Joe & Mr. Ags go to a Gun Buyback Program

On Saturday, June 8th, the City of Toledo, along with the Mayor’s Coalition of Hope, sponsored a cash-for-firearms program at People’s Missionary Baptist Church in Toledo, OH.  So, what better way for Joe and Mr. Ags to spend a sunny Saturday than to witness this event for ourselves (and maybe score a couple of good buys while we are at it).  When we arrived we noticed that all four corners of the intersection of where the church was located at were already being occupied by supports of the 2nd Amendment (and capitalism).  A few of the individuals that had showed up to buy guns were told they couldn’t be there by the event organizers, but Toledo Police told them they could still purchase firearms as long as they didn’t interfere with the event.  Apparently more than a few people thought they could get $50 for their BB guns, only to find out that they’d take them, but for no money.   We talked with these buyers about what they had seen so far and a majority of it was what I had expected, rough, well-used firearms.  One gentleman did bring in two beautiful S&W 357s and walked right in to the church basement with them to get his $100.

Mr. Ags wept.

The event was very peaceful, as would be expected.   In my opinion, the police presence was  a little overkill.  I counted at least 18 officers outside and another 10 inside the church.  Being curious, I ventured into the basement of the church to see what material they were handing out on gun safety and gun prevention.  You are correct in assuming the NRA had not donated any material to this event.  There was a table tucked off to the side with two sheets of paper on “Gun Safety While Hunting” and the “12 Golden Rules of Gun Safety” (rule #5 was my favorite: Never point the gun at anything you don’t intend to destroy).   They did have free gun locks and information on Block Watch/other community events, but the rest of the literature was geared more toward anti-gun endeavors.  I loved the tri-fold flyer “It’s Time to STOP the Violence, Let’s Start with Weapons.”  I wasn’t aware that since I own a  firearm that I am forty times more likely to “hurt or kill” one of my family members.  I made sure to take a few extra copies of this to share with my extended family to discourage future prolonged vacations at my house.  I also learned from this flyer that there are other ways to protect myself, such as door jams, top-grade locks, an alarm system, or self-defense classes at the YMCA.  I don’t know about you, but I’m sticking with my high-capacity 9mms and my 8-shot Ithaca defense 12 gauge.  Any intruder dumb enough to enter my house with intent on harming my family should know that I prefer them to leave my house having a physical appearance similar to ground beef when the coroner arrives.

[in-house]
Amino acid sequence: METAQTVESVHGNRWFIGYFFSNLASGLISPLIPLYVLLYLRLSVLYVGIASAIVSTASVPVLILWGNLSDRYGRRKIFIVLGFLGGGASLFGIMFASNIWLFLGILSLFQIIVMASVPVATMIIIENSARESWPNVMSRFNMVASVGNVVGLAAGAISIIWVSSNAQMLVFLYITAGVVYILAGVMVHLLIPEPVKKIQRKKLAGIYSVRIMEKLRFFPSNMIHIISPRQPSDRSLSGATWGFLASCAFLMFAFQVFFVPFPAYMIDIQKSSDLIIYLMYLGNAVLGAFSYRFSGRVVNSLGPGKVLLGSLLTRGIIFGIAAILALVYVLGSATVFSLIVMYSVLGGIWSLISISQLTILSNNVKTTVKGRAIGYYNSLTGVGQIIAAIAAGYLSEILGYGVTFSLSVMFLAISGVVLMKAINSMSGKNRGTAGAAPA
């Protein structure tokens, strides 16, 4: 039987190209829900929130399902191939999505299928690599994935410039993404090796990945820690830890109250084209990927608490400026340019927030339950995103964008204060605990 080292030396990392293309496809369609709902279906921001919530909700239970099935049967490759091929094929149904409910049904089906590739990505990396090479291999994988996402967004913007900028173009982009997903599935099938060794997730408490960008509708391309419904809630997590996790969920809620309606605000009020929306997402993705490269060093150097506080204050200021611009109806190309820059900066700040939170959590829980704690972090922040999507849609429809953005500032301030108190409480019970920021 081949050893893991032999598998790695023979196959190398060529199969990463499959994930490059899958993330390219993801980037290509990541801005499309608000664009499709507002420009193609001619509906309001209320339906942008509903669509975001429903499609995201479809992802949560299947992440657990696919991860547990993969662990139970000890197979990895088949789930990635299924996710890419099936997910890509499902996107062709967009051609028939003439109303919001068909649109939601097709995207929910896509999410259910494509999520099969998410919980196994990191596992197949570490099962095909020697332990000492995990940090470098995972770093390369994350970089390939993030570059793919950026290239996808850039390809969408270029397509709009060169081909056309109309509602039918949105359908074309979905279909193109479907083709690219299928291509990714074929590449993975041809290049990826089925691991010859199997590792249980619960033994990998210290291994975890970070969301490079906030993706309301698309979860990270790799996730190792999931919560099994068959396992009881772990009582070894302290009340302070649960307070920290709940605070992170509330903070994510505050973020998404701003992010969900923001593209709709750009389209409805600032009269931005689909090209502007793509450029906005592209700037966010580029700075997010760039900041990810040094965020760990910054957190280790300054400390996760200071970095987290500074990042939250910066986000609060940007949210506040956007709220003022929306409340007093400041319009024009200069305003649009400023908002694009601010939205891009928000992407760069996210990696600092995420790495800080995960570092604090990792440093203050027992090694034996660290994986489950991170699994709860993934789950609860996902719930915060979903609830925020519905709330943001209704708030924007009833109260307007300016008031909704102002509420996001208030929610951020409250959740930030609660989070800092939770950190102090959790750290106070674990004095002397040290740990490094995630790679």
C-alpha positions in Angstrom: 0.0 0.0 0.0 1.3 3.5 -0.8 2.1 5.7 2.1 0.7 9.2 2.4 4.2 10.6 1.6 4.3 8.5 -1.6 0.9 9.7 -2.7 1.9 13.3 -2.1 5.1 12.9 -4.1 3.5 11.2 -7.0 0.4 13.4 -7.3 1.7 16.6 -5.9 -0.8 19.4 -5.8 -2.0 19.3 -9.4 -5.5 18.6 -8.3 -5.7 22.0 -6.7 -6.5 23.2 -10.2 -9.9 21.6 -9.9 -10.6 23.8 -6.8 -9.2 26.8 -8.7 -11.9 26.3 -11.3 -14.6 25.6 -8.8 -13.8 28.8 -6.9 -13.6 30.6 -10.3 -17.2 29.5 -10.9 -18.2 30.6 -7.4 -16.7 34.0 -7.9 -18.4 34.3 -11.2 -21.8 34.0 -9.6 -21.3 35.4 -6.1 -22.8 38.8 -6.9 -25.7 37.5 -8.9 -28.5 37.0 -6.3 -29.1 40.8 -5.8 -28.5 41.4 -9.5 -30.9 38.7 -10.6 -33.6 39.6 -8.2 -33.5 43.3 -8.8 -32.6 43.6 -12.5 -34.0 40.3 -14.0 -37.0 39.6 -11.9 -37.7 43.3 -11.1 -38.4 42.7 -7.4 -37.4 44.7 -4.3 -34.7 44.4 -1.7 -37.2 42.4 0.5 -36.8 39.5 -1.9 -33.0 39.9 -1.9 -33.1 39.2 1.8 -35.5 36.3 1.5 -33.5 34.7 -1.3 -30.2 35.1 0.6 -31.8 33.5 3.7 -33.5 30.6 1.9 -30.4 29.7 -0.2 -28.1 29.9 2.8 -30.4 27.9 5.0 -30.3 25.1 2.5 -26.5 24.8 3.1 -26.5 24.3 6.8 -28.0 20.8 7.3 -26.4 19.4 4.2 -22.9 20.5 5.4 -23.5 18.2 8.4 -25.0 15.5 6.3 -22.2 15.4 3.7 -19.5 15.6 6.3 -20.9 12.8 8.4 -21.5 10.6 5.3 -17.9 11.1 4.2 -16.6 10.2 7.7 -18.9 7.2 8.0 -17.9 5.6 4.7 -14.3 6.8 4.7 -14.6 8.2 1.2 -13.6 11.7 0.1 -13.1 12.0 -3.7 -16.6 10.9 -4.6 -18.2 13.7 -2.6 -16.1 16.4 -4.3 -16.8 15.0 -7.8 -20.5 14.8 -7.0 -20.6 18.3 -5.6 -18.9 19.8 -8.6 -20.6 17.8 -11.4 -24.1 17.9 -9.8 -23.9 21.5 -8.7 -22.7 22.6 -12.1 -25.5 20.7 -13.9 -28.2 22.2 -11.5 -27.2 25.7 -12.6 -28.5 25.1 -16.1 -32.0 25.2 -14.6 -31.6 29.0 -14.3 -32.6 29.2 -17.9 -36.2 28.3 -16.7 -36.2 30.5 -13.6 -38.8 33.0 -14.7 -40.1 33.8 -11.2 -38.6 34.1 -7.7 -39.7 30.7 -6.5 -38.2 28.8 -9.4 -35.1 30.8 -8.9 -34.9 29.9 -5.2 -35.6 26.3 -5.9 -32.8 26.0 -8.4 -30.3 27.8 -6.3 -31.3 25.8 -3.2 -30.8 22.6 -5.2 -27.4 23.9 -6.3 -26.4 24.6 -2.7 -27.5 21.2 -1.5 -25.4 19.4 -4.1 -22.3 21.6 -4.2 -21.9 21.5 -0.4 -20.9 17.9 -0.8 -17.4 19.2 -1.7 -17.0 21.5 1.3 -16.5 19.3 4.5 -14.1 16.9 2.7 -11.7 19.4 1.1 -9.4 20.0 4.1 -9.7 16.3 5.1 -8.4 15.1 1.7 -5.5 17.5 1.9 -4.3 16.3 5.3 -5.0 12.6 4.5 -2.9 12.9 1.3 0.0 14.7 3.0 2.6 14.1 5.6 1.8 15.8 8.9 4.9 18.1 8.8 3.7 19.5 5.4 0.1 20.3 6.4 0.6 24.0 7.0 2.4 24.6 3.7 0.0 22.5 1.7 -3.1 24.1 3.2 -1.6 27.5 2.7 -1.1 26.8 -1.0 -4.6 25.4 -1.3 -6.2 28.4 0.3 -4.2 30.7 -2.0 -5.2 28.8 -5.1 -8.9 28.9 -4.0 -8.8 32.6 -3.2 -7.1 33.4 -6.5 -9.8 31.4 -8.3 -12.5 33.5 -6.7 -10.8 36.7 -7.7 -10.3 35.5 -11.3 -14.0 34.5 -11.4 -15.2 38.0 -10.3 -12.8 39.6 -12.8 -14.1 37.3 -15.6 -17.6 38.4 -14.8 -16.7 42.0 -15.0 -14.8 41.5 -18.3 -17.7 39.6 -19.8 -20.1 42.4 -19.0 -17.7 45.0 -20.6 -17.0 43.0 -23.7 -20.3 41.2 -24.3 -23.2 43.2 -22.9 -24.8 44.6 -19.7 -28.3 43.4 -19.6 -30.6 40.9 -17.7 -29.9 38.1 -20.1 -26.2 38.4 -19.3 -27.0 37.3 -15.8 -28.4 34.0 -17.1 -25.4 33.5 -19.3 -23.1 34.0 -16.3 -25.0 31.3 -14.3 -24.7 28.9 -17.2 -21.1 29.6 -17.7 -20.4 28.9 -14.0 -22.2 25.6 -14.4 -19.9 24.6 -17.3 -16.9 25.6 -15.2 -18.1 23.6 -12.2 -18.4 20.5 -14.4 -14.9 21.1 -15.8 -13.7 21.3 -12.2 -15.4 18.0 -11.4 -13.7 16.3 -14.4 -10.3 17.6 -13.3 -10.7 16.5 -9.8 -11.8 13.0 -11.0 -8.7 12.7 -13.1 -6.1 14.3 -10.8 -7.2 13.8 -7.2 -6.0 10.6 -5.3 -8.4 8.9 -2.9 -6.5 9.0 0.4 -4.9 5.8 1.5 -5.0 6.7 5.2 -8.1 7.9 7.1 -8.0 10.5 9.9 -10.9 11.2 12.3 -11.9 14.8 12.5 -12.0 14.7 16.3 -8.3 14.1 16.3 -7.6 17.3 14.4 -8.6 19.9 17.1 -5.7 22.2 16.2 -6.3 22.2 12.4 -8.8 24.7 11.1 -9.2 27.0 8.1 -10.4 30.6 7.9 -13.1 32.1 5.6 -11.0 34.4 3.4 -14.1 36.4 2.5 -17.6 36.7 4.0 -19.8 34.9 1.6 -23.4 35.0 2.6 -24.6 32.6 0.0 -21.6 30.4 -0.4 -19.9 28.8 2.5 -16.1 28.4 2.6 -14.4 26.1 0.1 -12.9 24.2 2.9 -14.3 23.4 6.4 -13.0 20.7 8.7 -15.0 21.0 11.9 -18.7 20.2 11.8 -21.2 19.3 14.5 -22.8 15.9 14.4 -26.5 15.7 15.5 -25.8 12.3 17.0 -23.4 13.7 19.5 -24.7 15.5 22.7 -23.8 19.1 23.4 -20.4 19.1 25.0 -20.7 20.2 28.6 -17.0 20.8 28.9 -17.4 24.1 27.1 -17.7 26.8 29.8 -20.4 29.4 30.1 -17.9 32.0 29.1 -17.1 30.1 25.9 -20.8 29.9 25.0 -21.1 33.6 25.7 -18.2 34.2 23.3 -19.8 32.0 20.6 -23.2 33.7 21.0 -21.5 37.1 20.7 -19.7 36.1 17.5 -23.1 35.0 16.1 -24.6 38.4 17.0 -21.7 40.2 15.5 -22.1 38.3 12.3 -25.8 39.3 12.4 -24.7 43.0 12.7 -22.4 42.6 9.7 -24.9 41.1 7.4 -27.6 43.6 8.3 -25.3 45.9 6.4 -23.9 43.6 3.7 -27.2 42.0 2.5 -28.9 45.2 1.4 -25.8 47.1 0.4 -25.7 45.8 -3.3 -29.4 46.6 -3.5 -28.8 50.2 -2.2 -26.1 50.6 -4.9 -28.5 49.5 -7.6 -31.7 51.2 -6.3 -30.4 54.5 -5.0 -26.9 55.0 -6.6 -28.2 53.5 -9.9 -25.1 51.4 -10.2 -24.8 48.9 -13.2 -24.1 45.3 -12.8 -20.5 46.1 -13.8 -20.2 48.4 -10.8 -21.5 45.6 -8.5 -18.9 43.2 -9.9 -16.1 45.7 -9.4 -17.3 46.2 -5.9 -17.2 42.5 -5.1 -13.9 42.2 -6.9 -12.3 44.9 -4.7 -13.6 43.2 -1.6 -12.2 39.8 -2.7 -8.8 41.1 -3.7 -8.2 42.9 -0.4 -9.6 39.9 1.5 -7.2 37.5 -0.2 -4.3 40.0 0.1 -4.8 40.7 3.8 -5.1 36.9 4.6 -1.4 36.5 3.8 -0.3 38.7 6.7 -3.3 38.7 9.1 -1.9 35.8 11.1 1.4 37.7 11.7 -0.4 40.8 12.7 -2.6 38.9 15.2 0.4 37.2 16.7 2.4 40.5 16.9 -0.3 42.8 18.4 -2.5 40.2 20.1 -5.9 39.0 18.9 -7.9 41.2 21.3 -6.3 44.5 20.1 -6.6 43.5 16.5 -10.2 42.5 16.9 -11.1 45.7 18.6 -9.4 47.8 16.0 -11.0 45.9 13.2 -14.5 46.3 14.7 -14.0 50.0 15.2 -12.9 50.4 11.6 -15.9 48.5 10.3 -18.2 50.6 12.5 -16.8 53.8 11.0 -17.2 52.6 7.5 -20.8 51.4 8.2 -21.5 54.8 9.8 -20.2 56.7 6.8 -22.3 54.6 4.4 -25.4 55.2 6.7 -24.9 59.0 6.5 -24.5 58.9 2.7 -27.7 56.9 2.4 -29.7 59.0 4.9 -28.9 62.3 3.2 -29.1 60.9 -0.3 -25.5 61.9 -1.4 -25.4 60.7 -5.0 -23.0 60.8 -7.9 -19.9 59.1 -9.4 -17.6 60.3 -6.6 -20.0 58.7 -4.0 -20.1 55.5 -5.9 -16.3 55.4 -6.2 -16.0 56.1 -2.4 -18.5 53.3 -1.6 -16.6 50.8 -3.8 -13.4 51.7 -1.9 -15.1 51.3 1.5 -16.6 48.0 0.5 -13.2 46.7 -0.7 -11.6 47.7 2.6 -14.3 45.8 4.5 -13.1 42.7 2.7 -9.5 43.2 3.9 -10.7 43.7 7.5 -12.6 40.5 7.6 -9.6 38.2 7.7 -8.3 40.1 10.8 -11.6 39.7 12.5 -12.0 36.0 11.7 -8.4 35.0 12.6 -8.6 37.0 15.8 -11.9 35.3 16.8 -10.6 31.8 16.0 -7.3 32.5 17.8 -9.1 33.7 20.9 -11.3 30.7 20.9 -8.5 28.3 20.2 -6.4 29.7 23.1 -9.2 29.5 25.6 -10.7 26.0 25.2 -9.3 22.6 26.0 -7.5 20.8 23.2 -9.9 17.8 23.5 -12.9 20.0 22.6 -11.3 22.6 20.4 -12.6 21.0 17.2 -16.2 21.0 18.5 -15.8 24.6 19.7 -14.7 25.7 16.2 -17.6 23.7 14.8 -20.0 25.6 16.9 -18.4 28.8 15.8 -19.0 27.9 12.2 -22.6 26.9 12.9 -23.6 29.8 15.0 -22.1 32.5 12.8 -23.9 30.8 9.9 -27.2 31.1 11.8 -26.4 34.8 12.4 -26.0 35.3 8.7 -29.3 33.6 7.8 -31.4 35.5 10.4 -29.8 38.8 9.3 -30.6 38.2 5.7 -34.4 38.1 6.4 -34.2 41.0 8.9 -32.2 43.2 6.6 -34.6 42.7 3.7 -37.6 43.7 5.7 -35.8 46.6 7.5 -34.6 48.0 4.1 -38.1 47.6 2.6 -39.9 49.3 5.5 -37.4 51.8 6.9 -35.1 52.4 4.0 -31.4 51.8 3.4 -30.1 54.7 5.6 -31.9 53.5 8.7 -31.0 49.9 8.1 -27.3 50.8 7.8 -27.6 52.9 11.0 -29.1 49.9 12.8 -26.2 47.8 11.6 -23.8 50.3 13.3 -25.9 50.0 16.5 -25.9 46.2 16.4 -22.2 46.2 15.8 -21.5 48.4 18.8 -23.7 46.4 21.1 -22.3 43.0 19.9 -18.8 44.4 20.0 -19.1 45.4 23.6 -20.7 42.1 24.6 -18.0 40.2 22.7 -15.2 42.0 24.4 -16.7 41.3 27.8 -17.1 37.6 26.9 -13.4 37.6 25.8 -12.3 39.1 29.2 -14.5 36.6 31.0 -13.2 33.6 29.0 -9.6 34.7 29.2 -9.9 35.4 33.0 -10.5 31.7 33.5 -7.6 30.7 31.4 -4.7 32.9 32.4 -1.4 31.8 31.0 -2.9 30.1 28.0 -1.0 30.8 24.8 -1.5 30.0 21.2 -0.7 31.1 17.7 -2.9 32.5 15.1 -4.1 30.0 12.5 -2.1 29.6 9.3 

This event will do nothing to reduce gun crime in Toledo, OH, or anywhere else it is tried.  With this logic we should do alcohol buybacks to reduce DUIs, rapes, homicides, and other related crimes that involve the abuse of alcohol.  Violence and crime are a matter of the heart and soul.  Feel-good events like gun buybacks will not change that.


Mr. Ags writes for Joe for America and welcomes your feedback: @blackswampradio &

Reprinted with Permission

Additional Reading


Inaugural Gun Buy Back Event Announced for the City of Jackson

185850_1893742708447_1387946771_2245256_2598094_nScott Conger Madison County: Conger is the donor management director for West Tennessee Healthcare Foundation. Since 2011, he has been a city councilman for the City of Jackson. He serves on the board of directors for the Lambuth Area Neighborhood Association and a member of the Madison Achieves Program.

He was the founder of the “One Less Gun” Handgun Buyback program in which he received the Angel Award. Conger is a Eagle Scout and a recipient of the Lane College Tradition Award and was honored by the Cystic Fibrosis Foundation as one of Jackson’s Finest Young Professionals for 2012. By participating in WestStar, he says he hopes to build new relations outside the Jackson area and that our successes are greater when we build alliances and work together to address educational and employment concerns.

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